A Matter of Instincts
When dogs play, they often borrow many hunting and scavenging behaviors reminiscent of their ancestral past. Balls, Frisbee and squeaky toys all stimulate a dog's predatory drive to chase, and possibly kill, prey animals.
Many dogs are attracted to toilet paper rolls because dogs who love to play tug can tug at them with their mouths (when they're secured to the toilet paper holder). Once released from the holder, dogs can then chase the roll around, shred it into pieces and some dogs may even manage to eat the paper.
For dogs, this whole sequence feels very rewarding and nothing beats the satisfied look on the face of dogs who have managed to unravel this ever-growing roll which expands to ribbons of paper everywhere.
Involving All Senses
A toilet paper roll satisfies a dog's instincts and playing with it involves a lot of their senses. Dogs love the feel of the paper in their mouths, they love to watch the roll flip and flutter around in unpredictable ways and they love the sound of the roll when moved around with their paws.
Paper products are also appealing considering that they derive from trees. We all know that dogs love to chew stick or the barks of trees, so they must find the scent of paper somewhat appealing as well
And yes, (I know, yuck!) if the toilet paper was used and placed in a waste basket, the dog will love the associated smells as they remind them of you.
The Role of Attention
Toilet paper rolls may stimulate a dog's instinctive, inner reward zone, but if you laugh or smile or give any form of attention to your dog while he is engaged in playing with the toilet paper roll, you will likely further add external reinforcement. It's as if you are participating with your dog and praising him for doing what he's doing.
Behaviors that are reinforced, tend put roots and establish, so your dog will likely want to grab that toilet paper roll again and again given the opportunity.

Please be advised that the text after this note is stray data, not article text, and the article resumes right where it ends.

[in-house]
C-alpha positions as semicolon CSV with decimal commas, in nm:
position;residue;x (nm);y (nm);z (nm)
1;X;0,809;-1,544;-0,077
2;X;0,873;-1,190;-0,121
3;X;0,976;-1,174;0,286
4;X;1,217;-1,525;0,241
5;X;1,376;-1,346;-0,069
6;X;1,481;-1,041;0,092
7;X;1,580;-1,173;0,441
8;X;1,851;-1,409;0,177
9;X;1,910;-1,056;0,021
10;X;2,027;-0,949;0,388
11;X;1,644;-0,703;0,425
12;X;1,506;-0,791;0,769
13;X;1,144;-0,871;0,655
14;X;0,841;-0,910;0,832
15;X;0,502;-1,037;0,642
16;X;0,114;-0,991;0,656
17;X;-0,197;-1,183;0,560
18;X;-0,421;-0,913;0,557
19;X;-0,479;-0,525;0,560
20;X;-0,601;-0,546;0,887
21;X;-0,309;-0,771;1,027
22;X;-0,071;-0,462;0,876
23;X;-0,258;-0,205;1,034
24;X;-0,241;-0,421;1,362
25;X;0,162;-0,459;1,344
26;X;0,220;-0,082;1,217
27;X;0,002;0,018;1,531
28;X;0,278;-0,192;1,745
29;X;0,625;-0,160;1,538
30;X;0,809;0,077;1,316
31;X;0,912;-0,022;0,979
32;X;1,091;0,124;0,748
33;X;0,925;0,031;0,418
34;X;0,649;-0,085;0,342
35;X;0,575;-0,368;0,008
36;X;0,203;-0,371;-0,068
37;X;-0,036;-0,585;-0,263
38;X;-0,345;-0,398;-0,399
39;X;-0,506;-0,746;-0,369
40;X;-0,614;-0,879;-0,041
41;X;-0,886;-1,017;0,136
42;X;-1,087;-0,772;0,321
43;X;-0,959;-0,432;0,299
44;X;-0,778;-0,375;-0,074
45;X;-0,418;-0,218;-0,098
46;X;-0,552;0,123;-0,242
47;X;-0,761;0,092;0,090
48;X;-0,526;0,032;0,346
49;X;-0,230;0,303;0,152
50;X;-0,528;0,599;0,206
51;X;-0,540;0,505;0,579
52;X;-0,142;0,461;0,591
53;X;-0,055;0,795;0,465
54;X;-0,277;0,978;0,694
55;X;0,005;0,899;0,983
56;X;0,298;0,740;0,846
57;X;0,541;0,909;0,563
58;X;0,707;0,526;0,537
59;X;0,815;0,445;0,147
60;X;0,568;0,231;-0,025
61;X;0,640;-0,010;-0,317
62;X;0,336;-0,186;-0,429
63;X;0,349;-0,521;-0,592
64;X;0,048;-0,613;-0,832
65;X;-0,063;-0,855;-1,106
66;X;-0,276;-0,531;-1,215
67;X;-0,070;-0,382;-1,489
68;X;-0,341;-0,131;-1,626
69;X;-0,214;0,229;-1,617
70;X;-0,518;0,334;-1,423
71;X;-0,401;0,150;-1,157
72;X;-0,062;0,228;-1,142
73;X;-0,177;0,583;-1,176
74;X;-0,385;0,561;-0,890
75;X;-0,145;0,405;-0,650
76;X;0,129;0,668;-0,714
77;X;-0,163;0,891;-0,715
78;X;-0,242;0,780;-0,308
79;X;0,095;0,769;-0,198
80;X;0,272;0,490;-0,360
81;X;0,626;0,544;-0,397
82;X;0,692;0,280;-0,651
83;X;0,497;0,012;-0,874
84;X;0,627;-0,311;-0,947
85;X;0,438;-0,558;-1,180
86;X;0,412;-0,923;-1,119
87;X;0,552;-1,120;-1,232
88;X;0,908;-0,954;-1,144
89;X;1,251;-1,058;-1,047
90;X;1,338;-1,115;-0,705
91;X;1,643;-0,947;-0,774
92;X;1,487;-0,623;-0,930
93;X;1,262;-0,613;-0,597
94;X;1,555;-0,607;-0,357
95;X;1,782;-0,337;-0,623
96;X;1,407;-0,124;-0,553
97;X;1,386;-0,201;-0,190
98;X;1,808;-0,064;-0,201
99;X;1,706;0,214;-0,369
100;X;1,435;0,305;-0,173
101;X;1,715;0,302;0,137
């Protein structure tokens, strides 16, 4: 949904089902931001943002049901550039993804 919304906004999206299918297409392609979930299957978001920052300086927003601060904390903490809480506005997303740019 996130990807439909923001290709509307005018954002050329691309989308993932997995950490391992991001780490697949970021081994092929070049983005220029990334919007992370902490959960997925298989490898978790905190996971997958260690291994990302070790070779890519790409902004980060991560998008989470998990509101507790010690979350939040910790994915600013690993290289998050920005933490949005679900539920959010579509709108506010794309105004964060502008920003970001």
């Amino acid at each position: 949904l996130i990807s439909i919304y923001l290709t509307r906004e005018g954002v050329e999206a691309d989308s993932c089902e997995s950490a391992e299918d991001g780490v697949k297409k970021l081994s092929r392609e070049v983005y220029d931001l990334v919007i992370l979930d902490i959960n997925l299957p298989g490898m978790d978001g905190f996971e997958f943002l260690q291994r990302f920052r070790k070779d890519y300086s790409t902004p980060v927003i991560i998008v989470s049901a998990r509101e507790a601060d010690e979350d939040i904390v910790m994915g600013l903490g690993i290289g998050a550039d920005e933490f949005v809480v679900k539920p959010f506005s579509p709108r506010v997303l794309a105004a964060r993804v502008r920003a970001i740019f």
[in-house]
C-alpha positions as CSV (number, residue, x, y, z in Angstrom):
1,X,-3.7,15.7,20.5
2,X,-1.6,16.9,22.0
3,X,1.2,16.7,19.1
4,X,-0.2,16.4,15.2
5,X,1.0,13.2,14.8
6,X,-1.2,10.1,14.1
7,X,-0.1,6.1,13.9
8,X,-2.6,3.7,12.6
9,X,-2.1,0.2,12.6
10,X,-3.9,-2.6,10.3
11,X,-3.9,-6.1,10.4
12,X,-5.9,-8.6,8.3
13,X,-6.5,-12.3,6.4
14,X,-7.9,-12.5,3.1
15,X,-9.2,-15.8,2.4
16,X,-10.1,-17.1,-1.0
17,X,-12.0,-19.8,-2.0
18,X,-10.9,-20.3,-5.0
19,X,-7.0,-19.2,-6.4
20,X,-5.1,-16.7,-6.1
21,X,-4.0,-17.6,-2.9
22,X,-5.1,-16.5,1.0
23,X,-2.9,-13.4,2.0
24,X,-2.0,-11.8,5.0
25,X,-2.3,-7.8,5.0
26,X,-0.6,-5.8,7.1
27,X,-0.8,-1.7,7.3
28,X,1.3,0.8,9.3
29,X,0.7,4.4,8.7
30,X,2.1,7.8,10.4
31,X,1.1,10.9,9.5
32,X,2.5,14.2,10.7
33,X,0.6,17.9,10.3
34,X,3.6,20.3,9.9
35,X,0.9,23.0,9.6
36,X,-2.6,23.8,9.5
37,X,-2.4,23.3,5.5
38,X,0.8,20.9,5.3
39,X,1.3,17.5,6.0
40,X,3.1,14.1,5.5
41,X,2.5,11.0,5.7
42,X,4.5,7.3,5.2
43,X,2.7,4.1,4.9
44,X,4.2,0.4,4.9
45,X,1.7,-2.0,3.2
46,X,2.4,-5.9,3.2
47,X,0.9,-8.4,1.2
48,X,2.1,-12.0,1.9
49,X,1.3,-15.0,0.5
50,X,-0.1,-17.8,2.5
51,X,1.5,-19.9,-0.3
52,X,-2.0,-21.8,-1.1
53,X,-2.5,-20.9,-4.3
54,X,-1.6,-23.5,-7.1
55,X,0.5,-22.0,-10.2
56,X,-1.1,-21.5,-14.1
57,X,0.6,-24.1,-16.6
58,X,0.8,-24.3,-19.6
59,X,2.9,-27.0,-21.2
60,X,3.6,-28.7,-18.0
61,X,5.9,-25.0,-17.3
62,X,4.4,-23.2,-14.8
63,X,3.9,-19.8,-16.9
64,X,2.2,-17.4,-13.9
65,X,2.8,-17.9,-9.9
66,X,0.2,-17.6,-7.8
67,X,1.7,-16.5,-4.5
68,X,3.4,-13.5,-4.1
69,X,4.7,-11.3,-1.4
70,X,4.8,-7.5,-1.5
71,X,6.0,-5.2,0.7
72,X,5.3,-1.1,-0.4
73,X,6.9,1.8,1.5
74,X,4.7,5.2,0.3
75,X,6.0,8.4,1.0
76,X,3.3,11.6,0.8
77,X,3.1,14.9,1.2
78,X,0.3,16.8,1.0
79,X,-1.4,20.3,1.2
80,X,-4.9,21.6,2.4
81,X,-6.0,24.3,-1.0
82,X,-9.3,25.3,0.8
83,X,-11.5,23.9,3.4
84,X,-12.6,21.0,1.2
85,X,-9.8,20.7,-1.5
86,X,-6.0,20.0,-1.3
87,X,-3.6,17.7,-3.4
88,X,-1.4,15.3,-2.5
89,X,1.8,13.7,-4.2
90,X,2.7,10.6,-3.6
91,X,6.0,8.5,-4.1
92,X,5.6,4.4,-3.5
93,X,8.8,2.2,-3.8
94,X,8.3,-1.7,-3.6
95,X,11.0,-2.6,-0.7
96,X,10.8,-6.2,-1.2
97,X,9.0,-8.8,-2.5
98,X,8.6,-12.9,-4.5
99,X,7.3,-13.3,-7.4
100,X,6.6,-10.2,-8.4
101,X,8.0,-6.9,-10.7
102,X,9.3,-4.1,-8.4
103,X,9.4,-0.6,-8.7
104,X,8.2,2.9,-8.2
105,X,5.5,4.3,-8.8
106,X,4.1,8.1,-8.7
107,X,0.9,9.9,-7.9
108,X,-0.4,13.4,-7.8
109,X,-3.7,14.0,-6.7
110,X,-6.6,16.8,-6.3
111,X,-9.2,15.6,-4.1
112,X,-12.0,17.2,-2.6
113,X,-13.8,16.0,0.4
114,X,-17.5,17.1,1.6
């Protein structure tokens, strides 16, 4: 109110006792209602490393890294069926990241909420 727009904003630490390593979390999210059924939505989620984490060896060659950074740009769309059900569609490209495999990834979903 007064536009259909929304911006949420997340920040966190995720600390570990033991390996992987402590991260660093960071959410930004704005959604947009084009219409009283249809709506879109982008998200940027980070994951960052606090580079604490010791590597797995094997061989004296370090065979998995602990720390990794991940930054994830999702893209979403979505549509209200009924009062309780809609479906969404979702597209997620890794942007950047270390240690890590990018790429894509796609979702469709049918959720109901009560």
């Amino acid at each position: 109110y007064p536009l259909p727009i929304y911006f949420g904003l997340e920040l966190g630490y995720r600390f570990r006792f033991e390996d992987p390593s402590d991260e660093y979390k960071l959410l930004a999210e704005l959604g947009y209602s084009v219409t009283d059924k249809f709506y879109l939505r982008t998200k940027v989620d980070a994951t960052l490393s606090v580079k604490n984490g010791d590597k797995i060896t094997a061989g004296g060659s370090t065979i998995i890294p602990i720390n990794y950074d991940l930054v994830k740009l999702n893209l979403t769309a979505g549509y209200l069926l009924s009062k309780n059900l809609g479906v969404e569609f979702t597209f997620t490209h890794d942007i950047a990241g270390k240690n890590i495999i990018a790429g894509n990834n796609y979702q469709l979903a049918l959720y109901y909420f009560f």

Even if you aren't happy about your dog's toilet paper roll chasing, and you make an unhappy remark or groan, that may still qualify as attention to an attention-seeking dog.
Dogs who are particularly eager to receive attention (even of the negative type!) are often dogs who are bored, left alone for a good part of the day and under stimulated.
Now That You Know...
As seen, toilet paper rolls are sure fun to unravel and dogs may prefer them even more than the average dog toy. However, dog owners may often find the behavior of stealing toilet paper annoying so what can be done to stop dogs from playing or eating toilet paper? Here are a few tips.
- Provide your dog with mental stimulation. Dogs are more prone to get into mischief when they are bored and under stimulated. Exercise your dog, let him sniff on walks, train your dog, play brain games, offer interactive toys.
- Try to put the roll on in a way that dispenses under, rather than over. This may work for a while or for mild cases. Some dogs may still try to grab the roll and will enjoy the extra challenge.
- Use a toilet paper holder that you can place on the counter next to the toilet rather than the classic type.
- Shop for some dog proof toilet paper holders.
- For small dogs, a raised toilet paper holder may solve the problem.
- The easiest fix? Simply remember to always shut the bathroom door or install a baby gate.
- Keep an eye on your dog if your dog eats toilet paper. Your dog may start vomiting or having diarrhea. While toilet paper is designed to break up when moist, ingesting excessive amounts especially in a smaller dog may cause a clogged intestinal tract and dog intestinal blockage.
- While most dogs who eat toilet paper are just playing, dogs who eat toilet paper in large amounts and seem addicted to it may be manifesting a health or nutritional problem. Please have your dog see the vet.